New Delhi: At least 72 people were killed in eastern India after a powerful cyclone tore through coastal areas and neighbouring Bangladesh, West Bengal chief minister Mamata Banerjee said on Thursday.
The cyclone struck the state of West Bengal on Wednesday, devastating villages, tearing down power lines, and leaving large tracts of land under water.
The chief minister also announced a compensation of Rs200,000 (Dh10,000) to Rs 250,000 (Dh12,500) for the family members of each of the deceased.
Banerjee said the death toll stood at 72 with most caused by electrocution and falling trees.
Bangladesh where the cyclone moved on to has so far reported 10 deaths.
Wide swathes of the coasts of India and Bangladesh were flooded and millions of people remained without power Thursday, after the most powerful cyclone to hit the region in more than decade left dozens dead and a trail of destruction.
In Kolkata, home to more than 14 million people, large portions of the metropolis and its suburbs were underwater, including the city's main airport. Roads were littered with uprooted trees and lamp posts and electricity and and communication lines were down.
Cyclone Amphan also badly damaged many centuries-old buildings when it tore through the city on Wednesday.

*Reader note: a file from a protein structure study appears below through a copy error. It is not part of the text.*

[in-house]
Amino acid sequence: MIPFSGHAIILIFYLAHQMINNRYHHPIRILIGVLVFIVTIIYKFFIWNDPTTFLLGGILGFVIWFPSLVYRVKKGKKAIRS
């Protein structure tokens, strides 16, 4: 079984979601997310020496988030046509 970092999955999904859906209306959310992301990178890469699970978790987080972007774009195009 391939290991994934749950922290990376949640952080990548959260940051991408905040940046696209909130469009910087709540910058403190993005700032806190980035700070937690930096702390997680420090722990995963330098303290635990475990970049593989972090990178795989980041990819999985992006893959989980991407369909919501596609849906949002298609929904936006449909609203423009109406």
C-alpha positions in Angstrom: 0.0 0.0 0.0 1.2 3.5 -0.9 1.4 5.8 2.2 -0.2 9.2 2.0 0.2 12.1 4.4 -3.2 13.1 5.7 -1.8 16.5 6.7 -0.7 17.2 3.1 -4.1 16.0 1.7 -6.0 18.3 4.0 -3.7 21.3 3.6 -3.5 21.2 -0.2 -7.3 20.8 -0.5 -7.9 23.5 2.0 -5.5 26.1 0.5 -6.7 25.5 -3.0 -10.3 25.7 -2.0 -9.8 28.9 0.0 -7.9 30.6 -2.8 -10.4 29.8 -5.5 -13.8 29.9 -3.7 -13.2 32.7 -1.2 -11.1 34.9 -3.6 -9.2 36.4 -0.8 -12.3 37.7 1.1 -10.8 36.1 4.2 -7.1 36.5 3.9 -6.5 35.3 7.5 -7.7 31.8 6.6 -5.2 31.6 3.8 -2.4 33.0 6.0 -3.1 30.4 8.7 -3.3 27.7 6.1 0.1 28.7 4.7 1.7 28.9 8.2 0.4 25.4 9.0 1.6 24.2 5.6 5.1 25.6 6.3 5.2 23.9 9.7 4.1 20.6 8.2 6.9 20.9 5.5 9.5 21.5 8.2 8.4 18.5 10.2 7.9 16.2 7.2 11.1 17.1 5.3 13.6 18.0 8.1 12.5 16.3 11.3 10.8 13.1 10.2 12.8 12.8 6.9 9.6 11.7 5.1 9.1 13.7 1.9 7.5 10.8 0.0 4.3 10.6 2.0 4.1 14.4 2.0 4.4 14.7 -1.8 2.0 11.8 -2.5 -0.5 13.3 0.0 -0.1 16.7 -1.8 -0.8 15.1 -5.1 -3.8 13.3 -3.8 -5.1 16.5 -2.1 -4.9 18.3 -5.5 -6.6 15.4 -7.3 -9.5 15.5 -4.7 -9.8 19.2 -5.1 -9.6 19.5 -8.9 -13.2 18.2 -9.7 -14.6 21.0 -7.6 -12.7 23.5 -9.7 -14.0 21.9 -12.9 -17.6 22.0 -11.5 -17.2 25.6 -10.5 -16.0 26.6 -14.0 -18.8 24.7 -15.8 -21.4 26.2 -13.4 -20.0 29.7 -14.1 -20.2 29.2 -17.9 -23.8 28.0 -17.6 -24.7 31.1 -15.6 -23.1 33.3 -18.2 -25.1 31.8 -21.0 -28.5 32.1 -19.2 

"It feels like a dystopian Jurassic Park of sorts," said Shuli Ghosh, who runs a cafe in Kolkata."The roofs of many homes have flown away and the streets are waterlogged."
When the storm made landfall on Wednesday it lashed coastal areas in both India and Bangladesh with heavy rain, a battering storm surge and sustained winds of 170kmph and gusts up to 190kmph. It devastated coastal villages in both countries, knocking down mud houses, ripping out electricity poles and uprooting trees.
Officials said two people were killed in India's Odisha state.
Hundreds of villages in Bangladesh were flooded by tidal surges and more than a million people were without electricity.
Officials in both countries said the full extent of the damage remained to be seen as communication lines to many places remained down.
India's prime minister, Narendra Modi, said authorities were working on the ground to ensure all possible assistance to the those affected.
"No stone will be left unturned in helping the affected," Modi tweeted on Thursday.
In Odisha, the cyclone destroyed crops of Betel, a leaf used as a wrapper for chewing areca nut or tobacco. In Bangladesh's southwestern district of Bagerhat, more than 500 fish farms were flooded.
Debashish Shyamal, who lives in a fishing village along the coast of West Bengal took shelter with his family in a government clinic. He said the wind blew open the windows and doors and for hours they sat huddled inside, drenched by the torrential rain.
On Thursday, he woke up to dangling electricity wires, waterlogged streets and an entirely uprooted forest next to his village.
"There is nothing left," he said.
- with inputs from agencies